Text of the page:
Amid Russian President Vladimir Putin's ongoing invasion of Ukraine, Republicans elected officials continue to blame President Joe Biden for the uptick in aggression.
In a tweet this past week, House Republican leader Kevin McCarthy lamented that the United States hadn't sent weapons to Ukraine early enough, and suggested that the U.S. send weapons to Taiwan posthaste to "safeguard their future against China."
But there's a glaring omission in McCarthy's critiques.
Former President Donald Trump's first impeachment inquiry began in 2019, when the House began an investigation into a phone call between Trump and Ukrainian President Volodymyr Zelenskyy. After a Trump reportedly directed an appointee of his at the Office of Management and Budget (OMB) to freeze congressionally approved military aid, Trump urged Zelenskyy to open up an investigation into then-candidate Joe Biden and into debunked conspiracies about a Crowdstrike server.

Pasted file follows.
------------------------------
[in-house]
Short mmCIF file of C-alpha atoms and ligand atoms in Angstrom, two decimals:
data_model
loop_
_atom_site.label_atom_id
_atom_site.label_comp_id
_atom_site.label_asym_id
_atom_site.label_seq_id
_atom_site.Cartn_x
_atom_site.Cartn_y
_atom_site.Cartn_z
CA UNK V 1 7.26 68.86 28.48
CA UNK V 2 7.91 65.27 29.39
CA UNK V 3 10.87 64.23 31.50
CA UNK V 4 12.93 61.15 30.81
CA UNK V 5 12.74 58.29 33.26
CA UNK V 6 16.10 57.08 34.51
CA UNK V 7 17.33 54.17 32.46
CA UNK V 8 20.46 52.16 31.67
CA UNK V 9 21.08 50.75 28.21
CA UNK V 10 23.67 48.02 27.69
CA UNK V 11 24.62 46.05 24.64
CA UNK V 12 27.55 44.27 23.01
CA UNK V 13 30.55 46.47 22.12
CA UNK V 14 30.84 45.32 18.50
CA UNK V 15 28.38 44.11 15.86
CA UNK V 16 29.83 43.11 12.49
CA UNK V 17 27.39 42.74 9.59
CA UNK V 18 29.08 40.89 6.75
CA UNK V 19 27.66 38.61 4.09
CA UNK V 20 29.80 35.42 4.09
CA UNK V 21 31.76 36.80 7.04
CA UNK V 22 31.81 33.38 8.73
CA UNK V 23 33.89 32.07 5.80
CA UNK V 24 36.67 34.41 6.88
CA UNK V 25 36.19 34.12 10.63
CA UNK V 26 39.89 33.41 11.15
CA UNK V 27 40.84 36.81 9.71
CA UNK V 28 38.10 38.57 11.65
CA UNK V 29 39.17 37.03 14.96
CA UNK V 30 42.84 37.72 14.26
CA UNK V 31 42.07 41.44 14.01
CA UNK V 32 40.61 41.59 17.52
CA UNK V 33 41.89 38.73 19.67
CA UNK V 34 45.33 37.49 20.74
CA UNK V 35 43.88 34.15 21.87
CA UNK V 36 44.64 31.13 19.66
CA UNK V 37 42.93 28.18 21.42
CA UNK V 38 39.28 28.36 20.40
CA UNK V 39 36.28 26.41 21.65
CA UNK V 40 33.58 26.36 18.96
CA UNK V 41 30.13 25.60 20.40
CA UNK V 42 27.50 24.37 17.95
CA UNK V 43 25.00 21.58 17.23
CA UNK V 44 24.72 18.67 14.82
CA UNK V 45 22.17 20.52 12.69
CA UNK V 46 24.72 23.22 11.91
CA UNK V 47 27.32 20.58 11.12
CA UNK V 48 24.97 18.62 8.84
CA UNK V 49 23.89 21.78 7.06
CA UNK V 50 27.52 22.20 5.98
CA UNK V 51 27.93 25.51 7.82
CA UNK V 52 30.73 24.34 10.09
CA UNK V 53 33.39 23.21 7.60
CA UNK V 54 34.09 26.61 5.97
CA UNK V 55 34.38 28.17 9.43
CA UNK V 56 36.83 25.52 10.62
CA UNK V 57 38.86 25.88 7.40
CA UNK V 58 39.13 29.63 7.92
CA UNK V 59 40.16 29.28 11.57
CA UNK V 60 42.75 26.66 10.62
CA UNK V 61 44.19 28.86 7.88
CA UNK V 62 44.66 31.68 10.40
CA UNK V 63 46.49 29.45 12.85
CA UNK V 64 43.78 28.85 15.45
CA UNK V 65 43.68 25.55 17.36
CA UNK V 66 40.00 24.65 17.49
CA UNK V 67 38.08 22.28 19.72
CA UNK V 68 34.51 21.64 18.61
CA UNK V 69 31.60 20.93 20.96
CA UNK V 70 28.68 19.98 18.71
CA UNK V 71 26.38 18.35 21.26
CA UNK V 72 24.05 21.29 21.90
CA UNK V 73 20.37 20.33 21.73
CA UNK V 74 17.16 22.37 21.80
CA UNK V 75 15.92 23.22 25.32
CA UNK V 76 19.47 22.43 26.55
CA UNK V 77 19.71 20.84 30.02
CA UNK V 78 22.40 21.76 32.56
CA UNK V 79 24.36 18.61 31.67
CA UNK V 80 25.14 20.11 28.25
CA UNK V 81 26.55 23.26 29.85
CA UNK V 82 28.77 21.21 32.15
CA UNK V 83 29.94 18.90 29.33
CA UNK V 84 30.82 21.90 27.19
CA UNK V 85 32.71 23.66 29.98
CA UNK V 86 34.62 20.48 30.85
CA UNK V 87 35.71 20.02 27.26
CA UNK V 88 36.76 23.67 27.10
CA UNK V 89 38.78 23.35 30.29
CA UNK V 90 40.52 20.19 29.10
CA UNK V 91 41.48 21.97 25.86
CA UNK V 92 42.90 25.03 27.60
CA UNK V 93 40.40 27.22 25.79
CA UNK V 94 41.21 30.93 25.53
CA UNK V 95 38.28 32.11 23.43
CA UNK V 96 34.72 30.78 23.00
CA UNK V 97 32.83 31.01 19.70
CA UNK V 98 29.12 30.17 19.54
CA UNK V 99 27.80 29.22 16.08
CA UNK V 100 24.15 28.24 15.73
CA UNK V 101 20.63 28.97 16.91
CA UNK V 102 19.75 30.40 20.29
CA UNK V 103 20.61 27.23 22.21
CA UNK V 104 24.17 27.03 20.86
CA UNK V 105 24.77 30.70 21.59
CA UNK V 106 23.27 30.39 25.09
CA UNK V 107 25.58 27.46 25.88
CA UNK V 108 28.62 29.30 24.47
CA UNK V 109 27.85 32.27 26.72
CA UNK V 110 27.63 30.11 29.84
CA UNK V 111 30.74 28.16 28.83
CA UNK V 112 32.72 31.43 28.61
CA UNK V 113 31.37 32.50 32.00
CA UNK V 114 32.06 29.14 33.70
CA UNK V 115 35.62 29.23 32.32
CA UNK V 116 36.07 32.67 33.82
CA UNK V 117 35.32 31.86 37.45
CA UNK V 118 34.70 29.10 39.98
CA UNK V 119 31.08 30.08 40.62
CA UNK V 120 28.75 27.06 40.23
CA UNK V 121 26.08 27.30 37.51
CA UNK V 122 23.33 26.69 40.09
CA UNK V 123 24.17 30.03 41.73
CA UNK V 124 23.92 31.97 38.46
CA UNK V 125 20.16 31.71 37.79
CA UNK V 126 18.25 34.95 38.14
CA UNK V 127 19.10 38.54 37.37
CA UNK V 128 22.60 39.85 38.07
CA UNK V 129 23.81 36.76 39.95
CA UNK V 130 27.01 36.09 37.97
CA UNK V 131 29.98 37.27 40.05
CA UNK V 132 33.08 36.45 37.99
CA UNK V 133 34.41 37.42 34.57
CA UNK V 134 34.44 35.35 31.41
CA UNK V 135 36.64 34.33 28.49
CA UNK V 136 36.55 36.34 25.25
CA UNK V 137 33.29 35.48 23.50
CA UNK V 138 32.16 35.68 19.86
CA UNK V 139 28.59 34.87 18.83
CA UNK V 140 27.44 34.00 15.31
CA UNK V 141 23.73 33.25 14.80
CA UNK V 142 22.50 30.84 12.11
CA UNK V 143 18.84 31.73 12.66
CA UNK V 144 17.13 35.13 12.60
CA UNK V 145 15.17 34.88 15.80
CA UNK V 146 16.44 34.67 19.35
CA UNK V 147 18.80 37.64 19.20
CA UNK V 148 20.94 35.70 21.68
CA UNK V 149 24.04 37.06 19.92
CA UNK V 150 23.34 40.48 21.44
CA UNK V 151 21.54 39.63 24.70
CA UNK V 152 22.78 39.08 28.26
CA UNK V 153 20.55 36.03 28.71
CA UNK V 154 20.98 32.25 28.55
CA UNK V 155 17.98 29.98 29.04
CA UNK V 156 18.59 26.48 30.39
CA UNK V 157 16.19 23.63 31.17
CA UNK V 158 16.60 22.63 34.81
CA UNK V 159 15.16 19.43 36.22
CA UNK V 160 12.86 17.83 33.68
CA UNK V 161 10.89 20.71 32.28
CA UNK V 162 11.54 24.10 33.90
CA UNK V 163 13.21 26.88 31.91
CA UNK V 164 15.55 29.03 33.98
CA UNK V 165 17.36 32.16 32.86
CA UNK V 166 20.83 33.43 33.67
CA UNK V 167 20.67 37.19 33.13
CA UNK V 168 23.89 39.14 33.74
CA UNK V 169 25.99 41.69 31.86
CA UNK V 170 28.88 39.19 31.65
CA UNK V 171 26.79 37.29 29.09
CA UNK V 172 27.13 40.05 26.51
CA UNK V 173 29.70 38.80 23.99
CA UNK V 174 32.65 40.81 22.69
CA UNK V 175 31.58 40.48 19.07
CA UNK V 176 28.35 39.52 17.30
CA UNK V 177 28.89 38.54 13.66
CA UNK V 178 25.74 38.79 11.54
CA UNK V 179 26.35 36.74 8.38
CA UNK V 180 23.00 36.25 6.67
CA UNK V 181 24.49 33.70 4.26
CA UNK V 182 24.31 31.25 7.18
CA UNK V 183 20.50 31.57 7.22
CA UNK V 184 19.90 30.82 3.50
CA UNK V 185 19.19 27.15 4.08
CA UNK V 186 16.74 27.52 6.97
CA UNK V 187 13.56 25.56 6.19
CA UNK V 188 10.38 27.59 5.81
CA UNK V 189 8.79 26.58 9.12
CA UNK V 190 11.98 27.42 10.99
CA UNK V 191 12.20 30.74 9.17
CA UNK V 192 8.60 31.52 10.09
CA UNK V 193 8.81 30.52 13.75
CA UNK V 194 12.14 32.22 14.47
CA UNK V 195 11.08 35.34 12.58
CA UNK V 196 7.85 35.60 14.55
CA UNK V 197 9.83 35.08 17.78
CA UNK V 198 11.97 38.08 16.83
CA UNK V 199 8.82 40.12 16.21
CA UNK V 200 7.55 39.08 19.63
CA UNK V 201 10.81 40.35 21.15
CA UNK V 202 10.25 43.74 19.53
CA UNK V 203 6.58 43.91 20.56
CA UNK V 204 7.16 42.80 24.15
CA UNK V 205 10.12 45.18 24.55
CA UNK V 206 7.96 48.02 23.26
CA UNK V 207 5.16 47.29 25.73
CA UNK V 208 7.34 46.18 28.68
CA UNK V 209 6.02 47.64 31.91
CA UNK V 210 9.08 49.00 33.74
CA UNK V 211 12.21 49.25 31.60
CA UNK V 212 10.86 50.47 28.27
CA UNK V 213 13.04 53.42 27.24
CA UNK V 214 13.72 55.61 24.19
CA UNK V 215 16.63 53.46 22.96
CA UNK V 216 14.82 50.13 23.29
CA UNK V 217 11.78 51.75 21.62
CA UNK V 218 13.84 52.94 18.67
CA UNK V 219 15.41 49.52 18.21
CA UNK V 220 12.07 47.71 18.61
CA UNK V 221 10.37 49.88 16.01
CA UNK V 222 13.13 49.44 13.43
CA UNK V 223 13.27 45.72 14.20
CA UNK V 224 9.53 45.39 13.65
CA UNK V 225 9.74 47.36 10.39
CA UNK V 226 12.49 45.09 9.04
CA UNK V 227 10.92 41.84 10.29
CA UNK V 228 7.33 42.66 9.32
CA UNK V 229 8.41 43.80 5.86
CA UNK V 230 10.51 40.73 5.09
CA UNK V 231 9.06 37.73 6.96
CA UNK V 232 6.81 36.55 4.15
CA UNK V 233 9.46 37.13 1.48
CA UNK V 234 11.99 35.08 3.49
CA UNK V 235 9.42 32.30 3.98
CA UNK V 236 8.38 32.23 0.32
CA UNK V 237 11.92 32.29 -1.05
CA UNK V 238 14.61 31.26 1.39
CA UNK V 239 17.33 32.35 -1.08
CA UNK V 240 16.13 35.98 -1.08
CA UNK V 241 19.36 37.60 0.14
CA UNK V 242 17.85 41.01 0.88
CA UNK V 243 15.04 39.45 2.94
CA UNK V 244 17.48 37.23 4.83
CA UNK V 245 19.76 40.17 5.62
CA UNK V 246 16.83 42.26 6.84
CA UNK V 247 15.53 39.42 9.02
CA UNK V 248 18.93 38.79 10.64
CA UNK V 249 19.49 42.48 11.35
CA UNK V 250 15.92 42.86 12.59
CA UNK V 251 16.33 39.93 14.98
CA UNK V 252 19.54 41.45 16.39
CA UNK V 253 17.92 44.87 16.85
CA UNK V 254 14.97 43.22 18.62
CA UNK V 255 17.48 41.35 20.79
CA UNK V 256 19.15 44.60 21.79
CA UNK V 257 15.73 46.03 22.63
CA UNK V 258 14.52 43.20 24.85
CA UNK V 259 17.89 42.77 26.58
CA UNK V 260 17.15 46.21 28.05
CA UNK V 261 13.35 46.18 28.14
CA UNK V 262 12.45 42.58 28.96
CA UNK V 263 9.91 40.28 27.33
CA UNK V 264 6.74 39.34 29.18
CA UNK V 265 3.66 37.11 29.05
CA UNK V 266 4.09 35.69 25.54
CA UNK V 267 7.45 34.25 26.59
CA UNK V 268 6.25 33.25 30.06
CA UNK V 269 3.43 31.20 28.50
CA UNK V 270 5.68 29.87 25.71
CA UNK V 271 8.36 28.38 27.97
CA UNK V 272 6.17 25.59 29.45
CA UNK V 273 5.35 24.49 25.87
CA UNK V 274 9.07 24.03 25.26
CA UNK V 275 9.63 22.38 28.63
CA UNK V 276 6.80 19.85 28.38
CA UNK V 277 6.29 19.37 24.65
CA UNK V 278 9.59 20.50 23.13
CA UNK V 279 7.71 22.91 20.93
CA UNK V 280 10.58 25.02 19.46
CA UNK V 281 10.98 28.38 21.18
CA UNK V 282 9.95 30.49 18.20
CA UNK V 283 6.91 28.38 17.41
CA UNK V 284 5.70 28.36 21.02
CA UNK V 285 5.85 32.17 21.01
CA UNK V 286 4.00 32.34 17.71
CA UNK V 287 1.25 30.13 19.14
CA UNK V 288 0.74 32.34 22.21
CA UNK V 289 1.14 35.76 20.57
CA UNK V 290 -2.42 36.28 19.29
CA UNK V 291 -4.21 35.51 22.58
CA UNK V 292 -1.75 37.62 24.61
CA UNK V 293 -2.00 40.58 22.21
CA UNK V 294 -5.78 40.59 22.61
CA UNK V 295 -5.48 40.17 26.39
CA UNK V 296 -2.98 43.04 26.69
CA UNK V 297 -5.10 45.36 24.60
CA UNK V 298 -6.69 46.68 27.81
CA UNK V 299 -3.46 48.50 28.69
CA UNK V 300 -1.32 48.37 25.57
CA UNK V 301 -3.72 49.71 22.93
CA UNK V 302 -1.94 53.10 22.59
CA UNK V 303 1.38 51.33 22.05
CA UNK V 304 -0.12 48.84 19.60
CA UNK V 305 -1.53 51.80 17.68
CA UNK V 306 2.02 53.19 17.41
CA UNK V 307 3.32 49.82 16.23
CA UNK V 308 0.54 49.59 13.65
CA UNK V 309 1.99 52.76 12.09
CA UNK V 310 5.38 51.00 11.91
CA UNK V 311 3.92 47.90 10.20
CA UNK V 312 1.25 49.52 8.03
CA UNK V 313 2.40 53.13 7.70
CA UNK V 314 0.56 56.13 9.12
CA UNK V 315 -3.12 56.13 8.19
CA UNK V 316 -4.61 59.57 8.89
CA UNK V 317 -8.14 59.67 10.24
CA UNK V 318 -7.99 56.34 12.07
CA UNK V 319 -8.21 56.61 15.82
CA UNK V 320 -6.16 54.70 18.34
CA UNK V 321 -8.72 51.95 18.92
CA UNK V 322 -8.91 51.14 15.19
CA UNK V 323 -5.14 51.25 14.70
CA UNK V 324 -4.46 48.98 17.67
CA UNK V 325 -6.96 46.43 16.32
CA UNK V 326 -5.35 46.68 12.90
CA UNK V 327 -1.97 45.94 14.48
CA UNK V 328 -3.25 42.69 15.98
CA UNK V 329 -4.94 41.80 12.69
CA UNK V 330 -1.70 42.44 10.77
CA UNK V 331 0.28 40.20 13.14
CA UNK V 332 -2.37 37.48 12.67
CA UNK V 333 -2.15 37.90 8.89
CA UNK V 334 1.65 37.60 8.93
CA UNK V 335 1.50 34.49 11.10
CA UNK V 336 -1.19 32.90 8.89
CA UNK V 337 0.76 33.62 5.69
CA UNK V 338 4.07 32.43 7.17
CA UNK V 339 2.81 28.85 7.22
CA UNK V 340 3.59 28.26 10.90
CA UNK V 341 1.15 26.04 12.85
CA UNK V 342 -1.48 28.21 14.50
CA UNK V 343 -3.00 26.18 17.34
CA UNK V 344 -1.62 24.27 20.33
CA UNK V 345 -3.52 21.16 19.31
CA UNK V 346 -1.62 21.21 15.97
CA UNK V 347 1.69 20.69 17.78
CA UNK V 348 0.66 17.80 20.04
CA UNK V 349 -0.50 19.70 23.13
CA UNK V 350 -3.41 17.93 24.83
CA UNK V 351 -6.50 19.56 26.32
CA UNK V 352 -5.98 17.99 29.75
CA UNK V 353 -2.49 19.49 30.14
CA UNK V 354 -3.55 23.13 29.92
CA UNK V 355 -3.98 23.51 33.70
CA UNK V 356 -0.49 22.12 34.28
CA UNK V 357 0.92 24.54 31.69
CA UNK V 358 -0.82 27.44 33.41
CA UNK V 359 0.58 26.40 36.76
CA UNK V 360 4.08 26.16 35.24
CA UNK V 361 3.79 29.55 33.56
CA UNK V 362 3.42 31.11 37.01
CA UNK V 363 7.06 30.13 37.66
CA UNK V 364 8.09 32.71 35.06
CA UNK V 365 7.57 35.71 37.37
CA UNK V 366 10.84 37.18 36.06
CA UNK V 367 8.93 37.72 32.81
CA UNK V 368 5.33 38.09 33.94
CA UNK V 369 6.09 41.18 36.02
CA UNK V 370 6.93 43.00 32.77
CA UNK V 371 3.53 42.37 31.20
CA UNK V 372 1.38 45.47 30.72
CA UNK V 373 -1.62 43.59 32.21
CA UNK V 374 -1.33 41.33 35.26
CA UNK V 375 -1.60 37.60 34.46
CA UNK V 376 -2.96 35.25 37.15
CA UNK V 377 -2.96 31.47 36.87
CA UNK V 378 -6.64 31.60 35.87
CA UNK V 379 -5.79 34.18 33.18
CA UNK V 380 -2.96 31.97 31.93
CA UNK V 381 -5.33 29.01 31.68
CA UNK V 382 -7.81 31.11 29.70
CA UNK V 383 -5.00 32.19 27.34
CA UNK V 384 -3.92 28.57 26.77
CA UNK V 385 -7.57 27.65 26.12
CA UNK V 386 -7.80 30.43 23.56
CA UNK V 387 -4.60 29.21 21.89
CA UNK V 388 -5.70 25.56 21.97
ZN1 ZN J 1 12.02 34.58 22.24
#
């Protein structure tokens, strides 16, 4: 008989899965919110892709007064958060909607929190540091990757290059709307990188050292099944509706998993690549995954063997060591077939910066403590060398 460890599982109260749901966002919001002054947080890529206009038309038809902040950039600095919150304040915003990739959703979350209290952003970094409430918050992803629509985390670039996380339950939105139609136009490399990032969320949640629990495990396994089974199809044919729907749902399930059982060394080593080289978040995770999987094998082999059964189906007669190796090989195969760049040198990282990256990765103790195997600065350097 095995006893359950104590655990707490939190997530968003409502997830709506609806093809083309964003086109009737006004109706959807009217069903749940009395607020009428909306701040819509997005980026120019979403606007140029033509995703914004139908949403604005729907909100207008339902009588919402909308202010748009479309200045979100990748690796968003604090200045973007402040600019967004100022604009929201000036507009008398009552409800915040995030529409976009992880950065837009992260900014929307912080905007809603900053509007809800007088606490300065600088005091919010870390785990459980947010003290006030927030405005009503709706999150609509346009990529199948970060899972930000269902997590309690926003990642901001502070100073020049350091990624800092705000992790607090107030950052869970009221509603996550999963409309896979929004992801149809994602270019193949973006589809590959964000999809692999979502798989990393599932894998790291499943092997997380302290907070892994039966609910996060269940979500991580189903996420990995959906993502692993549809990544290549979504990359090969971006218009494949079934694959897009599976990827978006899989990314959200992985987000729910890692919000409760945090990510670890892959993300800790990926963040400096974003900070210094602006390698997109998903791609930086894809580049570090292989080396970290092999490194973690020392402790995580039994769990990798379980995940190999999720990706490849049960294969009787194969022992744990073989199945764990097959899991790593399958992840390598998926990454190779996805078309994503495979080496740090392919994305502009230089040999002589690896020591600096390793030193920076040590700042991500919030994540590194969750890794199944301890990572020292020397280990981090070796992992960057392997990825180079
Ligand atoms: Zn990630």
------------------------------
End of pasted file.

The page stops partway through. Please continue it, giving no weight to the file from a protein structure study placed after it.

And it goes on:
Though Trump insisted there was no "quid pro quo," the conversation implied that for Ukraine to access the aid frozen by OMB, Zelenskyy would have to appoint a prosecutor to open investigations that were politically beneficial to Trump ahead of the 2020 election.
The military aid was withheld for more than two months, and Acting U.S. Ambassador to Ukraine William Taylor testified that he received "desperate" calls from Ukrainian officials about its status. It wasn't until Politico published an article about the suspicious stall in funding that the aid was finally released.
So when McCarthy—who defended Trump throughout his first impeachment—lamented that weapons didn't get to Ukraine quickly enough, people were quick to remind him part of the reason.
Some thought McCarthy and the American people needed a refresher on what Trump's first impeachment was all about.
How quickly they forget.